Many people have a small business out of their home. Within just a block one will see dozens of small house shops selling anything from vegetables and eggs to toys or fried food. Often these small shops are run by the mother of the house trying to earn a little extra cash for the household.
If I simply walk five houses down the street in the morning to buy my vegetables, this is what I encounter (keep in mind all shops are basically the front porch of a house): a traditional house on stilts with a mother of three, a small shop selling something like crepes, a helmet shop with a grandpa and grandma working and watching grandchildren, a seamstress (along with his wife and children), another shop selling a peanut dish, a house with a grandmother and grandchildren playing out front, an ally with children riding bikes, another shop selling fried foods, ice drinks, and cookies (with a grandmother, her two daughters, and six grandchildren out front),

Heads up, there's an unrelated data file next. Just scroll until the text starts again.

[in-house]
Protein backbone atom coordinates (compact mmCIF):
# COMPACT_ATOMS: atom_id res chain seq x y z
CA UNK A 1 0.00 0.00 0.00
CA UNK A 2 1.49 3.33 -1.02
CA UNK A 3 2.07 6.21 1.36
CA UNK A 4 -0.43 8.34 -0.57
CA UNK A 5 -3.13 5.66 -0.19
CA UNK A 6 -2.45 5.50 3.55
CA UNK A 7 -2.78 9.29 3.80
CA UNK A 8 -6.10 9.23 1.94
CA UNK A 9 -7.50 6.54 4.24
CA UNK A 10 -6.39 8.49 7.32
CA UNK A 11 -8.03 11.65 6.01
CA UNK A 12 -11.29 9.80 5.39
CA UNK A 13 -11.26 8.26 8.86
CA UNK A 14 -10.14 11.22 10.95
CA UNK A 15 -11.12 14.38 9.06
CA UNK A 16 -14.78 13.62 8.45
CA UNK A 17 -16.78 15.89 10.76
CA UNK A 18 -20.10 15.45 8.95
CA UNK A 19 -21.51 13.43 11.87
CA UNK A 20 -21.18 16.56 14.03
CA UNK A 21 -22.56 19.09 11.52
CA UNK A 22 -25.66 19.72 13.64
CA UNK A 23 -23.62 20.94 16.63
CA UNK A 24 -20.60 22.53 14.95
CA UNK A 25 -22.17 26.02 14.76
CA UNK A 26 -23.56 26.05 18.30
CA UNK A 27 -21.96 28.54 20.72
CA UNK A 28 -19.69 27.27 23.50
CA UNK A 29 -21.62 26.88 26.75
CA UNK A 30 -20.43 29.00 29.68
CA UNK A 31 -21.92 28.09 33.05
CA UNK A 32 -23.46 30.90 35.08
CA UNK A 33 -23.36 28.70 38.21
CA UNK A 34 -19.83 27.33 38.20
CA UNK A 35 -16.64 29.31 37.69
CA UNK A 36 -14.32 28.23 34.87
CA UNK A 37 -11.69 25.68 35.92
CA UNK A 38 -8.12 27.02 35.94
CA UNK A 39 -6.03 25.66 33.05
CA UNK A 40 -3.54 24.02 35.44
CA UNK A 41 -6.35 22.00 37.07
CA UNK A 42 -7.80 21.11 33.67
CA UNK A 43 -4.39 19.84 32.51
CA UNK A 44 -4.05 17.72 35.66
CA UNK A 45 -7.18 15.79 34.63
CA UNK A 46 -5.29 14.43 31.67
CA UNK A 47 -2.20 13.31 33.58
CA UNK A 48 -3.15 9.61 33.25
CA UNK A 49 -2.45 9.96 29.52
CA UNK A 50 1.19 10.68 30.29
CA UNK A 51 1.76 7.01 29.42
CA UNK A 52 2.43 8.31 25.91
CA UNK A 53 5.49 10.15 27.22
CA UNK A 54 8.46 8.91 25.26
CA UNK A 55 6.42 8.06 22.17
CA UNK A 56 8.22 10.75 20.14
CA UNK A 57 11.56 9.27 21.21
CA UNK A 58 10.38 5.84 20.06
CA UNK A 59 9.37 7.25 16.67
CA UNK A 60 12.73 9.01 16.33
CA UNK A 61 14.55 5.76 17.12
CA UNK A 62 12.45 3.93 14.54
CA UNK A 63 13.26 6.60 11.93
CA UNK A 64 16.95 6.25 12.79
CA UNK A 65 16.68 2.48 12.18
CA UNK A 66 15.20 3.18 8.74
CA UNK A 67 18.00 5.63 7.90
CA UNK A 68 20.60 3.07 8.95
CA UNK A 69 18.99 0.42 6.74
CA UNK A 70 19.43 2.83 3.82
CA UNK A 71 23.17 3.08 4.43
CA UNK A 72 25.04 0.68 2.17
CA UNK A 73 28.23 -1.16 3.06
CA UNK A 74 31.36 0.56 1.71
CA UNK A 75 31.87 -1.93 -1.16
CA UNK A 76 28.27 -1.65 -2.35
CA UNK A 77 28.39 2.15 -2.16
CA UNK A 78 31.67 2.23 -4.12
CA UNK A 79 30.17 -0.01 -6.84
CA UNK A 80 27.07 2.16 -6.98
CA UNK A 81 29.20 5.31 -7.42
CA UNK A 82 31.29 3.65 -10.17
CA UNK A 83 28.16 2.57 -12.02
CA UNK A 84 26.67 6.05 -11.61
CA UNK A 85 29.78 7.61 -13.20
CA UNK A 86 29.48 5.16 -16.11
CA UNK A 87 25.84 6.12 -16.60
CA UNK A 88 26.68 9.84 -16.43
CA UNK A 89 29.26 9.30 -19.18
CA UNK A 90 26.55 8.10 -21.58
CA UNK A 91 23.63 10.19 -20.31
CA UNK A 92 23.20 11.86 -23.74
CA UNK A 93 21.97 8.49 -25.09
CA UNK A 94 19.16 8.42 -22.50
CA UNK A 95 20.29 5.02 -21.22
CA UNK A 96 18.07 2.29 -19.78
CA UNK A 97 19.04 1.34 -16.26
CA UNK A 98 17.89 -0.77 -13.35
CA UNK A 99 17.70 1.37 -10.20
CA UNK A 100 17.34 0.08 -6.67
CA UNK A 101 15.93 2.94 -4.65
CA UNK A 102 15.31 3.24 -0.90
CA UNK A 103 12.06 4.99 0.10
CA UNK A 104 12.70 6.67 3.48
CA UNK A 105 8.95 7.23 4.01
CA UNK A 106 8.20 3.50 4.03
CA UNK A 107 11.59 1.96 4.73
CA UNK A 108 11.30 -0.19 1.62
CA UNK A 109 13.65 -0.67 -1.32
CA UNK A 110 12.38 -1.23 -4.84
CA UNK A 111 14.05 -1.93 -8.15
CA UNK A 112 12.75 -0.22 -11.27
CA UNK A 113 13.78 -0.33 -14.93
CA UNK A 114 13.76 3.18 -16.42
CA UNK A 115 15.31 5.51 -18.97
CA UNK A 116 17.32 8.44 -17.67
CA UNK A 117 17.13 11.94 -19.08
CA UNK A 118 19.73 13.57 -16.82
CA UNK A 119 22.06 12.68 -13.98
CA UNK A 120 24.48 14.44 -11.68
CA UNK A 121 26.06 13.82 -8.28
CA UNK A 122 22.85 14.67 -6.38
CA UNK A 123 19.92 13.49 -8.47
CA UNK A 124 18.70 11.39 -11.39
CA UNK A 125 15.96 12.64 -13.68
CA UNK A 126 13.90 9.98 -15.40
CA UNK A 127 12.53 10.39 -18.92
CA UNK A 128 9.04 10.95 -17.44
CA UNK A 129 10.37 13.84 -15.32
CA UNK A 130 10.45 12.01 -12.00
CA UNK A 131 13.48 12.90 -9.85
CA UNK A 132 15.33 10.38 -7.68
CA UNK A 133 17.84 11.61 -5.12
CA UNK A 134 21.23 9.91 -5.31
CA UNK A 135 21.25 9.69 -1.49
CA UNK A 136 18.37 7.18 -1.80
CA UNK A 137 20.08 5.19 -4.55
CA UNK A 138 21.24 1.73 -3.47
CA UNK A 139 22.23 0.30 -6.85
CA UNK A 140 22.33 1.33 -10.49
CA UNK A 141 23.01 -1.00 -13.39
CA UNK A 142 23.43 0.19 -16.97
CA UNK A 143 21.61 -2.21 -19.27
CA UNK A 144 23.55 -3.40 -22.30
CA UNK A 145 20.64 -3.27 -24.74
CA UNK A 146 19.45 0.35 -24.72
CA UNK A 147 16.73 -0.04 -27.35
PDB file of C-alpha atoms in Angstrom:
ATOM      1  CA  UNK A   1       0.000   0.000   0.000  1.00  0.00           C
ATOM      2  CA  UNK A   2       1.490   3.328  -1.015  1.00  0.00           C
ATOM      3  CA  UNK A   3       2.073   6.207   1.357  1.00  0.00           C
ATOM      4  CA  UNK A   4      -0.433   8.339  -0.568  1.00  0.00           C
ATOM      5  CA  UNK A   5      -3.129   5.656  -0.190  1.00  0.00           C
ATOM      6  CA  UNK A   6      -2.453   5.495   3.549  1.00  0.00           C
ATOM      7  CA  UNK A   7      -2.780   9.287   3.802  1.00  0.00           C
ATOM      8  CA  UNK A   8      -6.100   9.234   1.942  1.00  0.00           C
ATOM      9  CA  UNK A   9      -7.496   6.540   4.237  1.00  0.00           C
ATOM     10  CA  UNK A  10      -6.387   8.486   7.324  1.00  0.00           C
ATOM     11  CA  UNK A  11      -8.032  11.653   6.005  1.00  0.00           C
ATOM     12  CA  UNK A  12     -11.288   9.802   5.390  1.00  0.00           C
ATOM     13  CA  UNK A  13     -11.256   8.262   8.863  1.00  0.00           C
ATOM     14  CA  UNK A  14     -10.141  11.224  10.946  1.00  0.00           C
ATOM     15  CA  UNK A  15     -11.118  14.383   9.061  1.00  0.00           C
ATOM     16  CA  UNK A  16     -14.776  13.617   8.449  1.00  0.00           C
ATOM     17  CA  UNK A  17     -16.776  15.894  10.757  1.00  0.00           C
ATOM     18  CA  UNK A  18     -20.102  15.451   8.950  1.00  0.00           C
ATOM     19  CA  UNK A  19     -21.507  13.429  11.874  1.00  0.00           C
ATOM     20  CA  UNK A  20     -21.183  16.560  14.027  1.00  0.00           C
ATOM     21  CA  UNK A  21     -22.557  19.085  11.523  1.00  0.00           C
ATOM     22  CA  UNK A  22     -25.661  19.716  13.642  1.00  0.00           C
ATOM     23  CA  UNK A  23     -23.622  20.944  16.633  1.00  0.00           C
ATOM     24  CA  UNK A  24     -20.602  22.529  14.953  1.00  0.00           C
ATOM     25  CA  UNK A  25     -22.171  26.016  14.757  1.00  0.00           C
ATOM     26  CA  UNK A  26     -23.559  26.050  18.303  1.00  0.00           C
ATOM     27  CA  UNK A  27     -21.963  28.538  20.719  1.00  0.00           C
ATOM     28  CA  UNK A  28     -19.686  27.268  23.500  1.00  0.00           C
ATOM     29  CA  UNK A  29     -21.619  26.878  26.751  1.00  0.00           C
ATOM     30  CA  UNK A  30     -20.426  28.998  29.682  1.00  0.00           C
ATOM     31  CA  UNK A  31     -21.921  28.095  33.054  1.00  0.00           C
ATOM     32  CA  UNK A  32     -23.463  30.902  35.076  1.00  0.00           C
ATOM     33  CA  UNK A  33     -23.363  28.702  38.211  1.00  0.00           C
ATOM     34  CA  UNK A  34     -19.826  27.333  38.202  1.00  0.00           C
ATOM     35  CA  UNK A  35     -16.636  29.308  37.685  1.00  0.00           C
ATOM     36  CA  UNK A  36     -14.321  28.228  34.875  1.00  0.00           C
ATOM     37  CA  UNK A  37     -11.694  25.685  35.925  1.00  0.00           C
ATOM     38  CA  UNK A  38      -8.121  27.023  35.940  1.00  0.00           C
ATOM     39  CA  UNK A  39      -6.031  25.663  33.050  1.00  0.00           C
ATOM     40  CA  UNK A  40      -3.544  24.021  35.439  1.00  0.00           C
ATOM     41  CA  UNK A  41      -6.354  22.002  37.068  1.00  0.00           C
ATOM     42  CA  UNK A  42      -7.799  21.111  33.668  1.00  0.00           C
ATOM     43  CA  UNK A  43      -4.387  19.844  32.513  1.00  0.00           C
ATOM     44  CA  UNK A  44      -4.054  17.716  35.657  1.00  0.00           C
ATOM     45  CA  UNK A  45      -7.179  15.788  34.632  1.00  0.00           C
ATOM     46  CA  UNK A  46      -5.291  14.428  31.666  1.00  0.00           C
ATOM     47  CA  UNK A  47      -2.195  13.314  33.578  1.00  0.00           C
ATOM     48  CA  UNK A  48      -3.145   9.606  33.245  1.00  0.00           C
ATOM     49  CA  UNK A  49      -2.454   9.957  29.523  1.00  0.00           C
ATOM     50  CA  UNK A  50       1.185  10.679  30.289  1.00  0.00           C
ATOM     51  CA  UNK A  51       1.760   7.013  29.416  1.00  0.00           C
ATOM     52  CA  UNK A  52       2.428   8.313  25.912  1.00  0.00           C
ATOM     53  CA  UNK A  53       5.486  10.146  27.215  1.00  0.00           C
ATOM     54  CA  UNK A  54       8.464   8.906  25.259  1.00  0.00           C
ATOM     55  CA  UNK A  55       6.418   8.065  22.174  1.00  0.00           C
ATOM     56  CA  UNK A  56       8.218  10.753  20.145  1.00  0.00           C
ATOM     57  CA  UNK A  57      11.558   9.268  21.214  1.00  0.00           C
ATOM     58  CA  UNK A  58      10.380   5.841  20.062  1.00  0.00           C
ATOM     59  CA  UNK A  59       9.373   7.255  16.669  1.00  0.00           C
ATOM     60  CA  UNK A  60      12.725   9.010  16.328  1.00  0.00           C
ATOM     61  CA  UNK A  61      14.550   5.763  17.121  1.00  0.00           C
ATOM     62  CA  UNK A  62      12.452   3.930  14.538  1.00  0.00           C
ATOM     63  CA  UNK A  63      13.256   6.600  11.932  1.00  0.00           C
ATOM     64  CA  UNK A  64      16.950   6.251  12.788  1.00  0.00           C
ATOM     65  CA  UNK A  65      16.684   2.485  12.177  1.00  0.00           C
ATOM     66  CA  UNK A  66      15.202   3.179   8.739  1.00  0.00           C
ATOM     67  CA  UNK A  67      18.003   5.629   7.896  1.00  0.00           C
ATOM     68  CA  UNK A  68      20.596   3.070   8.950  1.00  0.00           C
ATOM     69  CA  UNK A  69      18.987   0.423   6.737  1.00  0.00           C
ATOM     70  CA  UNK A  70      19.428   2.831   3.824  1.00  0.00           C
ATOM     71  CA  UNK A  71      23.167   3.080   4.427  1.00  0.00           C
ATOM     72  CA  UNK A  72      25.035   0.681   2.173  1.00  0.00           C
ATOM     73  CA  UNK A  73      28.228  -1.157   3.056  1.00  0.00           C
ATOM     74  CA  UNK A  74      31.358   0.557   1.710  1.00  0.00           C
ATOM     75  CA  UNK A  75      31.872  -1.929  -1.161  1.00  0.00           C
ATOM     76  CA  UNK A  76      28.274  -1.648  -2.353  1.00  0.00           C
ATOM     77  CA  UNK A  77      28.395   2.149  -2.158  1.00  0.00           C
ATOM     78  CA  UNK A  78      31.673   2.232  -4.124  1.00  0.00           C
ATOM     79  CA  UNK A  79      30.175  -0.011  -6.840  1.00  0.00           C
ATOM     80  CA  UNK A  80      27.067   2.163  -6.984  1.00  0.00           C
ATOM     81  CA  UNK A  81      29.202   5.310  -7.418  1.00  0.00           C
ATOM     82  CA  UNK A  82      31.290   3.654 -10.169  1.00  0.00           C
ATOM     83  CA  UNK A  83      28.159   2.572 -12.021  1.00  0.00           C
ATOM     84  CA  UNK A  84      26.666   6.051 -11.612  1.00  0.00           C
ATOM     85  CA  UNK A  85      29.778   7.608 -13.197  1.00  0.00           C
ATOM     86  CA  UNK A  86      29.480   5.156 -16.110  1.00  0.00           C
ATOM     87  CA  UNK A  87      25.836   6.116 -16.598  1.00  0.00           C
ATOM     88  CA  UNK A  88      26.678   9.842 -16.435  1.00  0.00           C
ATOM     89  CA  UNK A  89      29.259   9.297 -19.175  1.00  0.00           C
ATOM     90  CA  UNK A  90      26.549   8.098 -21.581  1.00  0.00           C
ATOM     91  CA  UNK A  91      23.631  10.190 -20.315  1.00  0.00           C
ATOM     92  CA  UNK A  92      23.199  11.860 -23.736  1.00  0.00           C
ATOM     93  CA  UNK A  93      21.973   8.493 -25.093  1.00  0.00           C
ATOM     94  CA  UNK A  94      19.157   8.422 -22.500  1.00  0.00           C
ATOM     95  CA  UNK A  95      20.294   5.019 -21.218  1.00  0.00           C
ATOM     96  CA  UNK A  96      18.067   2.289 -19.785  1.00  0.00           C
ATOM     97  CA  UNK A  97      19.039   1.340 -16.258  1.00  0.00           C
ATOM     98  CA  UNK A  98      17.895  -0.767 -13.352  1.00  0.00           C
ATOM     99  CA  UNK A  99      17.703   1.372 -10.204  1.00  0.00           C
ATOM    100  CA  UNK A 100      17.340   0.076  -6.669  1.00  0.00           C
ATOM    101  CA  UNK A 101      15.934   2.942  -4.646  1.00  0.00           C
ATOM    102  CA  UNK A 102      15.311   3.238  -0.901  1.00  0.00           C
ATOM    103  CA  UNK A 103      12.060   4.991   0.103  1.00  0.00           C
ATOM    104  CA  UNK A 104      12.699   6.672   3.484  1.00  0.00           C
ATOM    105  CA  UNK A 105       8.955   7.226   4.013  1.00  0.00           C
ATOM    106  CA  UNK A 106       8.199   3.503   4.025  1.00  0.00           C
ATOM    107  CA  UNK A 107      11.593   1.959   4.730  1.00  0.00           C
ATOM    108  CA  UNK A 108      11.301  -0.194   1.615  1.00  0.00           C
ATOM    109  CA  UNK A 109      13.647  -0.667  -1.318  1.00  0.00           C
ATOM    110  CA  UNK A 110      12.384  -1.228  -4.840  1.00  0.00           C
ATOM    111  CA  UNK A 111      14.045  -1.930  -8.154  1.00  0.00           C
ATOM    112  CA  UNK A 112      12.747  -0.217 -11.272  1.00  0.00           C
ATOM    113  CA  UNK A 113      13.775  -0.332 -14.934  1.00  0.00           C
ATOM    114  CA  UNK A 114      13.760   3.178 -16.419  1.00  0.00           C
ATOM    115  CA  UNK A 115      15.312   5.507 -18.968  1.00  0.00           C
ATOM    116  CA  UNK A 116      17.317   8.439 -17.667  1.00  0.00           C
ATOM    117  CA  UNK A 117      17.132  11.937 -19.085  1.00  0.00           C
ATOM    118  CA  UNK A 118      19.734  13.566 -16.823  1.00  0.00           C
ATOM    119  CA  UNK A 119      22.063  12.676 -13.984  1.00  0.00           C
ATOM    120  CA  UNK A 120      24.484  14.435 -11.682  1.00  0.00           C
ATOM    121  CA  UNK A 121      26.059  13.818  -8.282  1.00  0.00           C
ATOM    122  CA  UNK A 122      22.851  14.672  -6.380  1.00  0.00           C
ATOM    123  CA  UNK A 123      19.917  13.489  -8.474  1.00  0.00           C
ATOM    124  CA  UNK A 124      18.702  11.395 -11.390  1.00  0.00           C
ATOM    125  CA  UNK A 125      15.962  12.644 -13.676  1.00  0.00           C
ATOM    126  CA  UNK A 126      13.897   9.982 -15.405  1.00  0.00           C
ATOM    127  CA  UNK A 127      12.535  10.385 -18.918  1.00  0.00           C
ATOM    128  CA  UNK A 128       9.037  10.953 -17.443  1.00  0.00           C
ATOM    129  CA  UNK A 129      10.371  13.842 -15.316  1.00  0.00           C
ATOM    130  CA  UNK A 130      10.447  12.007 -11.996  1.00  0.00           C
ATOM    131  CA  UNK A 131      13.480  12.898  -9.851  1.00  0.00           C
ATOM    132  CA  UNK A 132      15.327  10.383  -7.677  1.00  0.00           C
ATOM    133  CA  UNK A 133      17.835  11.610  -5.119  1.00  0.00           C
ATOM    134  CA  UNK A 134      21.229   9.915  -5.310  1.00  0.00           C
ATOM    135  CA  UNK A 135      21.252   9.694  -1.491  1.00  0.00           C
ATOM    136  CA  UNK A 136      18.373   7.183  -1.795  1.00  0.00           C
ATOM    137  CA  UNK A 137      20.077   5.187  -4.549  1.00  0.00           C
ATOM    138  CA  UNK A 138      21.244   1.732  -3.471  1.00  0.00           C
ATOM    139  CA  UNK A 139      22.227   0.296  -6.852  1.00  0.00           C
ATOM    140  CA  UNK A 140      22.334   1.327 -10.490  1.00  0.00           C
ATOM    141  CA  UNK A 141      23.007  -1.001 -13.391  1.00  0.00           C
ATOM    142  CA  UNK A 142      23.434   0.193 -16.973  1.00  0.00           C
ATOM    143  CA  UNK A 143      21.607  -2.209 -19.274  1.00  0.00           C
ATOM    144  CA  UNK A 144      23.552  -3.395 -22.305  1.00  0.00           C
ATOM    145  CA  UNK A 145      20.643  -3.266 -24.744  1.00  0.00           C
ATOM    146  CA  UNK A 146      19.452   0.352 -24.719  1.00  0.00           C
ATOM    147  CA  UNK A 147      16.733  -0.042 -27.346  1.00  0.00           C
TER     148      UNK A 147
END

Then I get to my vegetable stand. This lady has a 5 year old and 2 year old twins at her feet as she grinds my coconut down, then bags up some garlic, carrots, and a few eggs for me. That was all simply on the right side of the road, walking not even a tenth of a mile! Almost every morning I walk this route to pick up a few vegetables. It is expected that I acknowledge, speak, or sometimes sit for a bit with whoever is along my path. This is a very relational culture and the interactions, however long or brief, fuel a warmth and hospitality that is unique to the Lembak people.